The great crisis of Henry's reign came in 1403 when his former ally Hotspur suddenly raised the banner of revolt against him. Had the rebels been joined at this crucial juncture by Glyn Dwr's army, the reign might well have ended in disaster and Henry himself consigned to the list of failed usurpers. In the event Hotspur rose too soon and Henry reacted with a speed his enemies clearly didn't think him capable of. The close-run Battle of Shrewsbury, where Hotspur was killed and Henry triumphed, marked the turning point. From then on, Henry's fortunes improved and he learned from his mistakes. The English strategy in Wales changed from one of chevauchée to economic blockade, while the French alliance with Glyn Dwr was carefully unpicked by skilled diplomacy. At sea the French were repeatedly humiliated by a fleet of merchant-privateers, tacitly encouraged by Henry, until the Privateer War (as it was known) ended with English ships in command of the Channel. When the Percies rose again, Henry again acted swiftly, racing north to smash the northern conspiracy and reduce the Percy castles with artillery: the first King of England to use cannon against rebels on English soil. By the end of his reign, an English army under Henry's son Clarence was marching virtually unopposed across French soil - the first successful invasion of France since the high days of Edward III - and the rival French factions were begging for Henry's friendship. Most importantly, from his point of view, the English overseas possessions of Calais and the duchy of Guyenne were secured for another generation.

Often criticised by his parliaments, at times embarrassed by the invective hurled at him, Henry was careful never to play the role of a wilful tyrant in the Richard II mould: he listened to criticism without suppressing it, engaged with his critics and several times handed over control of his finances. In an age of supremely personal kingship, when the king was still very much the god-figure at the heart of government, Henry took pains to rule with a degree of consent. At the same time he behaved with implacable savagery towards those he deemed traitors. The fate of William Serle, repeatedly hanged and then cut down while still alive in every major town from Pontefract to London until finally cut to pieces at Tyburn, is one hideous example. Serle's excruciating progress from Yorkshire to London followed the same route as the corpse of Richard II, and was meant as a calculated act of political theatre. Yet Henry was also noted for his generosity to paupers, several examples of which are recorded. The man who ordered 'traitors' to be slowly hacked to death in public was the same who granted a starving beggar two rabbits a day from one of his parks instead of one, demonstrating the almost schizophrenic nature of medieval kings: terrible to their foes, gentle to the faithful..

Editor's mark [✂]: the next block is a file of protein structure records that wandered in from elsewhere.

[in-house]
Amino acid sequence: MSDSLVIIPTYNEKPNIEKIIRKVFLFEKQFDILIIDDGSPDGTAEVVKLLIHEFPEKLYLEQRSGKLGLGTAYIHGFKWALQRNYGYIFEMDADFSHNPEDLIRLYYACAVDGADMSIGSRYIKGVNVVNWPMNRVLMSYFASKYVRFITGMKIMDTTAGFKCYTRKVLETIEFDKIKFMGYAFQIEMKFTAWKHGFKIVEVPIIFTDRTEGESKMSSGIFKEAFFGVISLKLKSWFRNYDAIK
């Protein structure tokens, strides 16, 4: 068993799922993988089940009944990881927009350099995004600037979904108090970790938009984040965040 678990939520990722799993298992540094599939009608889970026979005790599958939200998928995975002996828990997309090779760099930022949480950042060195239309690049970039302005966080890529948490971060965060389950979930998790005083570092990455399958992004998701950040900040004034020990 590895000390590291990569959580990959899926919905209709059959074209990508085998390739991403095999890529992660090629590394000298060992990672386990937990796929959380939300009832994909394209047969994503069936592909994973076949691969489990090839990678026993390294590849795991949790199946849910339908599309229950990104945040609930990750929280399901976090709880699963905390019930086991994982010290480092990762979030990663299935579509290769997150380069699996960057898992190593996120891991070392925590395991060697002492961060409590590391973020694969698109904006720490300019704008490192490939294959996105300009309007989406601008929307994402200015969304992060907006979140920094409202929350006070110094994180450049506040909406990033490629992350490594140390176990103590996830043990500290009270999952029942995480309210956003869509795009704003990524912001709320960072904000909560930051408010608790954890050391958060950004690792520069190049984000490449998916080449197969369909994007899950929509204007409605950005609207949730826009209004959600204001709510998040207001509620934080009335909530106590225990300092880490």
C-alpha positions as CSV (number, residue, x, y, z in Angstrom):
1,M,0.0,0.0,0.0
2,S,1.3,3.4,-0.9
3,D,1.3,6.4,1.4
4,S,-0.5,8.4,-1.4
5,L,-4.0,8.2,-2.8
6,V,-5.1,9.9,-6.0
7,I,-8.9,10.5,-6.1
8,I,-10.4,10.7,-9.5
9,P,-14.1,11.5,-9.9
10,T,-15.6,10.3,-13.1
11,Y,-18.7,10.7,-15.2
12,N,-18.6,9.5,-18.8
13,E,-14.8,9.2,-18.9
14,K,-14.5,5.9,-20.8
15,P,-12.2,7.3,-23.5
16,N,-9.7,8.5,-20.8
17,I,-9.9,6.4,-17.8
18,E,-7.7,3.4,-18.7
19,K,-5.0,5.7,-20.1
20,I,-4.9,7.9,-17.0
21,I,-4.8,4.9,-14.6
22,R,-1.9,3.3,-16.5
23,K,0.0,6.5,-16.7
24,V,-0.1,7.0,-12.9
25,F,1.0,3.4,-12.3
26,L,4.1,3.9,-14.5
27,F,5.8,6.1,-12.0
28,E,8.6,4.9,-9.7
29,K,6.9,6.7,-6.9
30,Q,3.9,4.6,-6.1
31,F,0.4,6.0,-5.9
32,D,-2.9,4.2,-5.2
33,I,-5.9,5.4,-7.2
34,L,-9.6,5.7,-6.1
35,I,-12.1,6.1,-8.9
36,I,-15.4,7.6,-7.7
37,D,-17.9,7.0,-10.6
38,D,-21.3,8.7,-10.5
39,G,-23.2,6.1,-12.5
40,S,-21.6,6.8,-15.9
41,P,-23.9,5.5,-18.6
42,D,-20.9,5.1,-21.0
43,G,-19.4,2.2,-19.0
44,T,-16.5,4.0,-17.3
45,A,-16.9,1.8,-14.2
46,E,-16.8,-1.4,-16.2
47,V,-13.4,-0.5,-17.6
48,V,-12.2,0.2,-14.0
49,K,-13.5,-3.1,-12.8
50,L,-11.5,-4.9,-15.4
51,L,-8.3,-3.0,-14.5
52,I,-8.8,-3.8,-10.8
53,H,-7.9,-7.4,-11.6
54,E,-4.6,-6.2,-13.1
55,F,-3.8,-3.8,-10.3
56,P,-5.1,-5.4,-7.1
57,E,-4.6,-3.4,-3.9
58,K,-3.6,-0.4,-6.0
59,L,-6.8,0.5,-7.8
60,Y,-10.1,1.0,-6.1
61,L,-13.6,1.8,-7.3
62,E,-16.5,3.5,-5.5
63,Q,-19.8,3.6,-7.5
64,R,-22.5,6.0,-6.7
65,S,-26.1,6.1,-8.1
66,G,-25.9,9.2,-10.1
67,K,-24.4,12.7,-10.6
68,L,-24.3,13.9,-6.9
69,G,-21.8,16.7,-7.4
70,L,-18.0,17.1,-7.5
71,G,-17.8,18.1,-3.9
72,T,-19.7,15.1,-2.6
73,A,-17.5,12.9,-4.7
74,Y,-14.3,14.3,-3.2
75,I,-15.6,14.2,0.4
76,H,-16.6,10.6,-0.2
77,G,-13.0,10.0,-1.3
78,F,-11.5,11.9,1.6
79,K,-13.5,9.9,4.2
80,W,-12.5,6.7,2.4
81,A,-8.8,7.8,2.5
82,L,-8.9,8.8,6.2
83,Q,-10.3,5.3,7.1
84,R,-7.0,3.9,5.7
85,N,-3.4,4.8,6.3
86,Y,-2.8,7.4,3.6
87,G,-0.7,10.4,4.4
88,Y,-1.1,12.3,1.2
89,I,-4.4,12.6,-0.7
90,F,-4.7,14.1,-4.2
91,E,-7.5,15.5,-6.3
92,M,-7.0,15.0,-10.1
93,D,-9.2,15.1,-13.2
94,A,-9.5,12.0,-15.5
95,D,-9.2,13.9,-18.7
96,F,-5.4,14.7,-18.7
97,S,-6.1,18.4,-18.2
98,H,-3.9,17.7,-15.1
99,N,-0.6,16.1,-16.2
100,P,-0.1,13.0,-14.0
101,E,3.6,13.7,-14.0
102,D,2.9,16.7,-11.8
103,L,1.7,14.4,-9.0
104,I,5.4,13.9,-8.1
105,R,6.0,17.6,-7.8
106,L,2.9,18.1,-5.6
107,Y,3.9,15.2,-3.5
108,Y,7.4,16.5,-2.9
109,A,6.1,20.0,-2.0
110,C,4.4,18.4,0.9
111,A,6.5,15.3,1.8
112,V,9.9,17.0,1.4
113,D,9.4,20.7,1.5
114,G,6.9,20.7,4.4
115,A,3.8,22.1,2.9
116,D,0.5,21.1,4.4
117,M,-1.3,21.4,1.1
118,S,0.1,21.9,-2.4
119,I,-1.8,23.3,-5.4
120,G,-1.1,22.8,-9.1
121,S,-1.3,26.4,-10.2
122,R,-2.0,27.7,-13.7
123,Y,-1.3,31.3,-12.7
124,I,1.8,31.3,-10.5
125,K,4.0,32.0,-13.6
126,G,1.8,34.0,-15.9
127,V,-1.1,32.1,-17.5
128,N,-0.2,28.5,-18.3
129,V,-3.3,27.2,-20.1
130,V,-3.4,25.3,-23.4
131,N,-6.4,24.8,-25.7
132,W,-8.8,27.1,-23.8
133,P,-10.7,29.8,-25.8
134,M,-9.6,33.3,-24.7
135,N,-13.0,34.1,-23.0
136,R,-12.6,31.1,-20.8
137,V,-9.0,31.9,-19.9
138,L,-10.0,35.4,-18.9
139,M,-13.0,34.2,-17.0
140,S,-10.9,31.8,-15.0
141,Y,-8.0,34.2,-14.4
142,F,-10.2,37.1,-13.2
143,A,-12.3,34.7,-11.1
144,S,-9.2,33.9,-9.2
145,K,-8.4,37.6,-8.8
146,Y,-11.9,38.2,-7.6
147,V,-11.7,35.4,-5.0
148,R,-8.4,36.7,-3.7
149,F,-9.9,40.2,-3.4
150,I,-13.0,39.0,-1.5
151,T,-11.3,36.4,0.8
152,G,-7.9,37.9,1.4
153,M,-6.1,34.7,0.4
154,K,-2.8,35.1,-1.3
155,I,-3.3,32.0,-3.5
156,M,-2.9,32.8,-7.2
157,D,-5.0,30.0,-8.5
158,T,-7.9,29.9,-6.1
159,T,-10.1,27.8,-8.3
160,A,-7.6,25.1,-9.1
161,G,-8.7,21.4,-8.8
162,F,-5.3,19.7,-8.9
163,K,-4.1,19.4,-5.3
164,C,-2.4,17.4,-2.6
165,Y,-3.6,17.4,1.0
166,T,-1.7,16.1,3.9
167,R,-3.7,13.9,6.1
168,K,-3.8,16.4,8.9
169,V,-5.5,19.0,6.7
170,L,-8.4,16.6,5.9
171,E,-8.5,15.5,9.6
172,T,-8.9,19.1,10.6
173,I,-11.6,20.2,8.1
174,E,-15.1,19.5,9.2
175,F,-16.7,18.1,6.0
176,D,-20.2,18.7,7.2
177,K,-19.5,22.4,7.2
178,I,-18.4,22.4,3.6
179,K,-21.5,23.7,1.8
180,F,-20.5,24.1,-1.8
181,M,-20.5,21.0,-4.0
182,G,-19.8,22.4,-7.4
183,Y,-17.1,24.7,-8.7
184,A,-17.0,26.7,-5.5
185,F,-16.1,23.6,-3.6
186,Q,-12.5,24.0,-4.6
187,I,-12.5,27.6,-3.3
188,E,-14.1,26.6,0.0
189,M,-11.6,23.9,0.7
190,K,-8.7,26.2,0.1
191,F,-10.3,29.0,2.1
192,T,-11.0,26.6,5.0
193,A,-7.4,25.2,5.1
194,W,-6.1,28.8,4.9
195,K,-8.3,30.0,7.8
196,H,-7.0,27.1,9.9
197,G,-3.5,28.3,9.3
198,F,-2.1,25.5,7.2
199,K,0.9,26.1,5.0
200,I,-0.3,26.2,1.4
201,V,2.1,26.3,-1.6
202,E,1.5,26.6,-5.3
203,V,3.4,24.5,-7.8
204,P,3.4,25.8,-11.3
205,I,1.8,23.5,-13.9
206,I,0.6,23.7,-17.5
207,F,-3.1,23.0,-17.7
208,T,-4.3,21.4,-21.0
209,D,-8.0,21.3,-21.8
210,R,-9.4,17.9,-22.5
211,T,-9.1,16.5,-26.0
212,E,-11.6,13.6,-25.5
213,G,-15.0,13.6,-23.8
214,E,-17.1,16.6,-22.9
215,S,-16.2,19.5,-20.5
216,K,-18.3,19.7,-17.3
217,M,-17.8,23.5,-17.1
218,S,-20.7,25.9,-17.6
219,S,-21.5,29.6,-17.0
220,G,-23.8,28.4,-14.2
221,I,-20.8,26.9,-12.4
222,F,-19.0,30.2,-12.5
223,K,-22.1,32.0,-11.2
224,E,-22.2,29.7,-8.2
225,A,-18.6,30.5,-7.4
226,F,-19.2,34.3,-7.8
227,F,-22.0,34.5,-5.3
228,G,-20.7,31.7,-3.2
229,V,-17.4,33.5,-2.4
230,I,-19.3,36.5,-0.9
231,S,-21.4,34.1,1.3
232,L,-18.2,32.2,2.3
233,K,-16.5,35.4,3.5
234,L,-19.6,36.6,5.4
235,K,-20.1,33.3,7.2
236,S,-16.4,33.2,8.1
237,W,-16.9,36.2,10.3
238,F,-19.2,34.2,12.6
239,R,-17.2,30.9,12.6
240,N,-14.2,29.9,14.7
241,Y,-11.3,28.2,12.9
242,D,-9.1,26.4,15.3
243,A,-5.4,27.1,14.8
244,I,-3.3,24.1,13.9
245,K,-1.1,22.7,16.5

In his conclusion Given-Wilson suggests that Henry's real misfortune was to fall sick just at the moment when he had achieved a measure of security. Only forty-six when he died, Henry might have reasonably expected to live for at least another decade. With all his enemies laid low and his finances - a problem throughout the rein - finally on the mend, he could have turned his considerable natural ability to governing his kingdom instead of merely hanging onto it. Instead his fate was to die of a gruesome lingering sickness which left him horribly disfigured and unable to walk or ride. The security he had achieved after years of struggle was instead exploited to the full by his son, Henry V, known to any history buff as the victor of Agincourt.

I'll leave the last line to the author: 'Unlike his son, Henry IV is not remembered as a great king, but it is not impossible to imagine that, given different circumstances, he could have been.'